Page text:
What’s right for you?
Choosing the legal structure most suited to your social enterprise can require some research and deliberation over important factors such as ownership, ease of setting up, potential tax benefits, access to types of funding and control. Each country may have slightly different variations of the legal structures detailed above and hence considering the important factors listed above can help you make your decision.
Survey: Tourism, Sustainability and Social Innovation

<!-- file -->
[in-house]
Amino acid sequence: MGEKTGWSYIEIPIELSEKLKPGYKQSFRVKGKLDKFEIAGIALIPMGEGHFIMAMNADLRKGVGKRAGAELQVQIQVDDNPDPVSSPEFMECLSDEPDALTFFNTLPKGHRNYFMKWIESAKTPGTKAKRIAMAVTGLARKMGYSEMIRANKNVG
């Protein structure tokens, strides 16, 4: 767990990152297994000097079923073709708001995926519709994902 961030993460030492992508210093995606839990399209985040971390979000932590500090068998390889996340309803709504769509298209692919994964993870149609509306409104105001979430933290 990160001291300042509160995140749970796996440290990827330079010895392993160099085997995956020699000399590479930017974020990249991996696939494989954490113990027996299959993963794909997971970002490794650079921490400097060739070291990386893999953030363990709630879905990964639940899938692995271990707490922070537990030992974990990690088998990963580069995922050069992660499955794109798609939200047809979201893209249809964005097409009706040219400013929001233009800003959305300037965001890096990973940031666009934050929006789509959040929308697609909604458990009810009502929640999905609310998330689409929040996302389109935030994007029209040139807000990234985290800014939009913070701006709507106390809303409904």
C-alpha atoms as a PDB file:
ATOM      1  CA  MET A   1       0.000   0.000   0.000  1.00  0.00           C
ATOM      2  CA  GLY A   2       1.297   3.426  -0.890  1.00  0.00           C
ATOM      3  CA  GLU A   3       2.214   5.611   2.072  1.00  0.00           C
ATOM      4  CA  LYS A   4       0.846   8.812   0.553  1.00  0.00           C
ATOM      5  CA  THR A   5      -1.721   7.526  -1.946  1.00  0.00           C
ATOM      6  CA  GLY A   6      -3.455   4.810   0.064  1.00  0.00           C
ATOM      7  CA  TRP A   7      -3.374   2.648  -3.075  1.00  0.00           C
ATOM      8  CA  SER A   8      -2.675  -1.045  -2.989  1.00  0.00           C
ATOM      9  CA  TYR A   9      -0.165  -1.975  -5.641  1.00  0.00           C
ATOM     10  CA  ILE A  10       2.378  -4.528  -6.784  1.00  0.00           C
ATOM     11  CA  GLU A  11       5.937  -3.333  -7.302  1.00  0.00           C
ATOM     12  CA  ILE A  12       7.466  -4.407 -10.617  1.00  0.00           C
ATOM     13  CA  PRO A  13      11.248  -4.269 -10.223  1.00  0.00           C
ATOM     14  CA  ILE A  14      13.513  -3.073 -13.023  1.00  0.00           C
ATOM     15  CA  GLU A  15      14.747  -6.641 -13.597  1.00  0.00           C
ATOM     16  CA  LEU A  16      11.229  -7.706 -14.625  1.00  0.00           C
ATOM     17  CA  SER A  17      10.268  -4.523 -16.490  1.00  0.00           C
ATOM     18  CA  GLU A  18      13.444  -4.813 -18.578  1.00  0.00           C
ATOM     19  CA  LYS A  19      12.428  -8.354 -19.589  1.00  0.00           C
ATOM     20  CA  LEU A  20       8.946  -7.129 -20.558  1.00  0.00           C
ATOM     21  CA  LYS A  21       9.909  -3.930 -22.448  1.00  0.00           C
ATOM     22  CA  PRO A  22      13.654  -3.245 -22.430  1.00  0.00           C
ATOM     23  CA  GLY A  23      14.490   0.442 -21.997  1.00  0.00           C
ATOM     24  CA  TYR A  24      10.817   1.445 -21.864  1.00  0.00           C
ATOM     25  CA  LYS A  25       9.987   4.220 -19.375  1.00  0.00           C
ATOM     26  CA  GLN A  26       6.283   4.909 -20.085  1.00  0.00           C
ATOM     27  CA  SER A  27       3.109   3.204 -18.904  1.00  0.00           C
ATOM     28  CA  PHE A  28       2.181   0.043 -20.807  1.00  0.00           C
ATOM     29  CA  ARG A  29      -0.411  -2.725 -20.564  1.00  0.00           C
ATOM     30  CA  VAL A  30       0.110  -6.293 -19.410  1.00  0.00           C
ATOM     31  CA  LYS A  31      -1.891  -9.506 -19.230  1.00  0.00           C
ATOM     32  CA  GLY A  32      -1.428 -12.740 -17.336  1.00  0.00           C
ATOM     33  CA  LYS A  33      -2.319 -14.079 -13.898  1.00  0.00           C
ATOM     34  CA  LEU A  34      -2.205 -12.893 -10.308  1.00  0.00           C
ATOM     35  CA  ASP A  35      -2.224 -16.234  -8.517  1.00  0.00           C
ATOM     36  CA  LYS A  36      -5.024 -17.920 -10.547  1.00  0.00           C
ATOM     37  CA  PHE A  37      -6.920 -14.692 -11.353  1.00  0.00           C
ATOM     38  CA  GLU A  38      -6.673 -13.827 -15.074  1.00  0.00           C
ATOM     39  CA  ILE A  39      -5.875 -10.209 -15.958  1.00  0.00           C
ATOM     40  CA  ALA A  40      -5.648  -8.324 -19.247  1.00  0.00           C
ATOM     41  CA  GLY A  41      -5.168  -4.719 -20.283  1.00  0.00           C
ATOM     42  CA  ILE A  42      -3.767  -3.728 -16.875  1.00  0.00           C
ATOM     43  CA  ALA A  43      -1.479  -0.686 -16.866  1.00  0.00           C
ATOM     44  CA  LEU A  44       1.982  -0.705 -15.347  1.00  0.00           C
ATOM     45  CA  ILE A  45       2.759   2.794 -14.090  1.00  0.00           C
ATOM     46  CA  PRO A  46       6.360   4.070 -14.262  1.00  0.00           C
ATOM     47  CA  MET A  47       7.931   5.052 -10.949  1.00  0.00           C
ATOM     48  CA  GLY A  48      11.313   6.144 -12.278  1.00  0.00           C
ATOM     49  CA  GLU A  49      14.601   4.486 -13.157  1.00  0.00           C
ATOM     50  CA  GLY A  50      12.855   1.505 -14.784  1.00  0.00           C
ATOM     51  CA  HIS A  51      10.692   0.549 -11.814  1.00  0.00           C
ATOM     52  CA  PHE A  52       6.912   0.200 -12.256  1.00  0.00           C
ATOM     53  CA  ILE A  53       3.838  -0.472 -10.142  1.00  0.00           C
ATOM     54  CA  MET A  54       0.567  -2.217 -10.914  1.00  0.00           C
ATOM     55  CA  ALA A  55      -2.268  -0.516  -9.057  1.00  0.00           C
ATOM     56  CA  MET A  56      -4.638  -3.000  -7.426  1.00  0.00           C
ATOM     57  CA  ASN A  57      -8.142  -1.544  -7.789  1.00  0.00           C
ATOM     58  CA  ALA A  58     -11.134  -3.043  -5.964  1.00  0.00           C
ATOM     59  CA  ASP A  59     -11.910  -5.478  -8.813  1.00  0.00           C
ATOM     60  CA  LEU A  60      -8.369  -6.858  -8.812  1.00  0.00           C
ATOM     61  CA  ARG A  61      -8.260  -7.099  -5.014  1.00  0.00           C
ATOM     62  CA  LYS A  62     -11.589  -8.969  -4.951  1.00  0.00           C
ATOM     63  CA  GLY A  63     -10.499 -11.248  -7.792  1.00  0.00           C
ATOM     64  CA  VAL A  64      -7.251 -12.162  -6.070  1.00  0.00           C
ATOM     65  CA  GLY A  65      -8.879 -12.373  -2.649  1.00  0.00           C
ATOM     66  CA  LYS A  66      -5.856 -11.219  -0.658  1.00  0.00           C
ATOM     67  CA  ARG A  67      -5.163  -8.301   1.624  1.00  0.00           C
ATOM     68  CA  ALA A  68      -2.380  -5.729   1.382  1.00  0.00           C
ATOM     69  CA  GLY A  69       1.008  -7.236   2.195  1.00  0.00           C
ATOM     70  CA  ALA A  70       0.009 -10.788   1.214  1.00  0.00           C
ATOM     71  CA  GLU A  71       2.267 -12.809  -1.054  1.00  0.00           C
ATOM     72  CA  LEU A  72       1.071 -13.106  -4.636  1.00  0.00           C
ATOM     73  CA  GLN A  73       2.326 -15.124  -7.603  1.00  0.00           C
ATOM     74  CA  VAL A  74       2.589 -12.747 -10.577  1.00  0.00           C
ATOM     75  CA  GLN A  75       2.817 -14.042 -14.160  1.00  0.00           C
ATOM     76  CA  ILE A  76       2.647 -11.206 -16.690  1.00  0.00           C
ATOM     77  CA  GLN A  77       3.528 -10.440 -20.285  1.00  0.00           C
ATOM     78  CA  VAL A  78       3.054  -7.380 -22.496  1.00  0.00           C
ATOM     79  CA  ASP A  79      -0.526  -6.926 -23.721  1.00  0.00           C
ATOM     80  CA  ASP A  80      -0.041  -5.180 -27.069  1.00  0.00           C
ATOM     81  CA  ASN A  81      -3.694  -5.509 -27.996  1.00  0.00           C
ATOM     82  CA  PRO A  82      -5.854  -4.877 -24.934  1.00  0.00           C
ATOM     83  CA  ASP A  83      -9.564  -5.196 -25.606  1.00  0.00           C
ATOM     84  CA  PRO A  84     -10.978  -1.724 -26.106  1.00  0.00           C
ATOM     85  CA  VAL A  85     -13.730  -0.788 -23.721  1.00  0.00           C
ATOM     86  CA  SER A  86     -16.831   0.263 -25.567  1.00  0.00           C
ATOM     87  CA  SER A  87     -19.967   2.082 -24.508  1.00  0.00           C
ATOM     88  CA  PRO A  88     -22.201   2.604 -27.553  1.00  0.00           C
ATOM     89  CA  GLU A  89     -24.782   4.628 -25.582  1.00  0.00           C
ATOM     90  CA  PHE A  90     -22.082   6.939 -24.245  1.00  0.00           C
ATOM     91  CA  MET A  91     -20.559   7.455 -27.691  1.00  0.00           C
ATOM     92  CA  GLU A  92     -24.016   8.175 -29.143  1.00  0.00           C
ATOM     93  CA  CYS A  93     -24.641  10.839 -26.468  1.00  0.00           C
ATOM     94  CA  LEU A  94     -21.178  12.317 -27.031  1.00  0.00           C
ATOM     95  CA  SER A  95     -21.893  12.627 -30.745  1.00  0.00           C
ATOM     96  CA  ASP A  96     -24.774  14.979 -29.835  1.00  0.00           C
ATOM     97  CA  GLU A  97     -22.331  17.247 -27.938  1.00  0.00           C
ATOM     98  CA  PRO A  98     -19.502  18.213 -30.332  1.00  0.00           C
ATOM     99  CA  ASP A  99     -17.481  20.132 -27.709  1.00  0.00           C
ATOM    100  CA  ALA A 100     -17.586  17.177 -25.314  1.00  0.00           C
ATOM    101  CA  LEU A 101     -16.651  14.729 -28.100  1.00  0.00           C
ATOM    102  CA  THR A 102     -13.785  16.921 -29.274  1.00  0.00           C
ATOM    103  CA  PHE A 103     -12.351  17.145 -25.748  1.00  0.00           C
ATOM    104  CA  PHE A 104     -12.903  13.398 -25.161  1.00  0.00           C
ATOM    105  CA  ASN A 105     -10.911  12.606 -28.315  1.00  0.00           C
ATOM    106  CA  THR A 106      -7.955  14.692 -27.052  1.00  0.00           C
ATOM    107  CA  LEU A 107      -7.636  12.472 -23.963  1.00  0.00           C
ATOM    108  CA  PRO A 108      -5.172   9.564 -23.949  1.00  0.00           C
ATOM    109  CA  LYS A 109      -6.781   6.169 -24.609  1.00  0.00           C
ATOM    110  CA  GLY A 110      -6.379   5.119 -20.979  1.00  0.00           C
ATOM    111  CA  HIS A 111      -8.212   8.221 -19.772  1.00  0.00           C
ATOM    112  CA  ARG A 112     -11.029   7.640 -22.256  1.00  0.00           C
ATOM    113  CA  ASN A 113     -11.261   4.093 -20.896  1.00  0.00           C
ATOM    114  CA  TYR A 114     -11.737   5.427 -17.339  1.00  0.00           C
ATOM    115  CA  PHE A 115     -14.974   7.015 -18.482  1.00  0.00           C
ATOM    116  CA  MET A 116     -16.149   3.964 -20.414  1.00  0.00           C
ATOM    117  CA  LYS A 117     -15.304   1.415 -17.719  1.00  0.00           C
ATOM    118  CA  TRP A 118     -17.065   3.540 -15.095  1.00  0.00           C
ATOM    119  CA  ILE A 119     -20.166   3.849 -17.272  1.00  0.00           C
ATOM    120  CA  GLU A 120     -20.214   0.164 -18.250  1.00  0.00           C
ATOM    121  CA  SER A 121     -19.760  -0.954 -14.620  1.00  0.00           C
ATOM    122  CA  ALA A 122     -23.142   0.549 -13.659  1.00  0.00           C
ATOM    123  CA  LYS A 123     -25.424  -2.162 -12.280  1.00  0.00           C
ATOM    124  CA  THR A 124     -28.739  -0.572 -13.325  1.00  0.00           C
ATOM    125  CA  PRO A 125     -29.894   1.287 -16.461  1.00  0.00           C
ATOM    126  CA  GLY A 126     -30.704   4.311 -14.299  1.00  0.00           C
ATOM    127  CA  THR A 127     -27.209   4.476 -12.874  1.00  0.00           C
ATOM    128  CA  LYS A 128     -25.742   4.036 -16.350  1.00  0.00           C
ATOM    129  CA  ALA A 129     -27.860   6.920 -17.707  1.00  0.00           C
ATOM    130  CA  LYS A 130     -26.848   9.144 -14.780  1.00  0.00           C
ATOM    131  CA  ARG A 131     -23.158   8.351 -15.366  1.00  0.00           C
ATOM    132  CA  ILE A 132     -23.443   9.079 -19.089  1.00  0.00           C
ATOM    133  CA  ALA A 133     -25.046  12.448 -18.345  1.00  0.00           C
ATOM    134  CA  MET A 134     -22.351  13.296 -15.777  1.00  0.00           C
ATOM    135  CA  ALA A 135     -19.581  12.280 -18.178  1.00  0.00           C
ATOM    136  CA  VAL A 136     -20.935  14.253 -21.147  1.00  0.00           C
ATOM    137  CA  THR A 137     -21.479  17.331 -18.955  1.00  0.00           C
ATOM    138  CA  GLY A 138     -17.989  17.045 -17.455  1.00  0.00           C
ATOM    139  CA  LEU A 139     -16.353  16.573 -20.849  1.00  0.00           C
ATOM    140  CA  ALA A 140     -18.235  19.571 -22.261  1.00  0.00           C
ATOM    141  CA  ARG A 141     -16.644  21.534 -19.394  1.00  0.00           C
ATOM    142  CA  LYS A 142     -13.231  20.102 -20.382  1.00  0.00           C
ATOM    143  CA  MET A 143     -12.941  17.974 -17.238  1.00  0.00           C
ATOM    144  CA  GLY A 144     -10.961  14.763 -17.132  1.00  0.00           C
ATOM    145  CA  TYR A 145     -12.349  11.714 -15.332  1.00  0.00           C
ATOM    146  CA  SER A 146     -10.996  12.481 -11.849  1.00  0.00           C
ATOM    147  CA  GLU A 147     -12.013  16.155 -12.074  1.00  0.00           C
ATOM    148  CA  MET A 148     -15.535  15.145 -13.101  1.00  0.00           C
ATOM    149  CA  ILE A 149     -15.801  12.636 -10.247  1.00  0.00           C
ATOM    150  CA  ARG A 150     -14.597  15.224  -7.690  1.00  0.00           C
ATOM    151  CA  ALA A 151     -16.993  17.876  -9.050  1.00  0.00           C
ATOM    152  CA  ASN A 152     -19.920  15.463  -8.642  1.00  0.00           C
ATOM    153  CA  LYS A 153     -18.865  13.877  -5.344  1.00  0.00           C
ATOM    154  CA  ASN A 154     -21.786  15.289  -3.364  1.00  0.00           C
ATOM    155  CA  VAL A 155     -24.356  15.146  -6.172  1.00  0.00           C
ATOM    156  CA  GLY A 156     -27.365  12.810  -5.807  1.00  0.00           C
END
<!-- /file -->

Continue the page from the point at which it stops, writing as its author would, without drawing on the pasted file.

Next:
Boosting tourism has been taken as a development strategy in many regions, in both developed and developing countries. Its ability to generate employment and wealth has been widely verified, making it a useful economic alternative in regions where agriculture has lost weight. Likewise, the tourism sector has been the spearhead in some development strategies in regions where virgin natural resources still exist. In this context, the tourism sector is associated with a wide potential to generate self-entrepreneurship projects. The wide range of services offered to tourists, mostly employment-intensive, and the low investment required in many cases, makes this sector a traditional generator of small-scale projects. Even though the development potential that has been discussed is beyond doubt, there are other types of not so positive implications.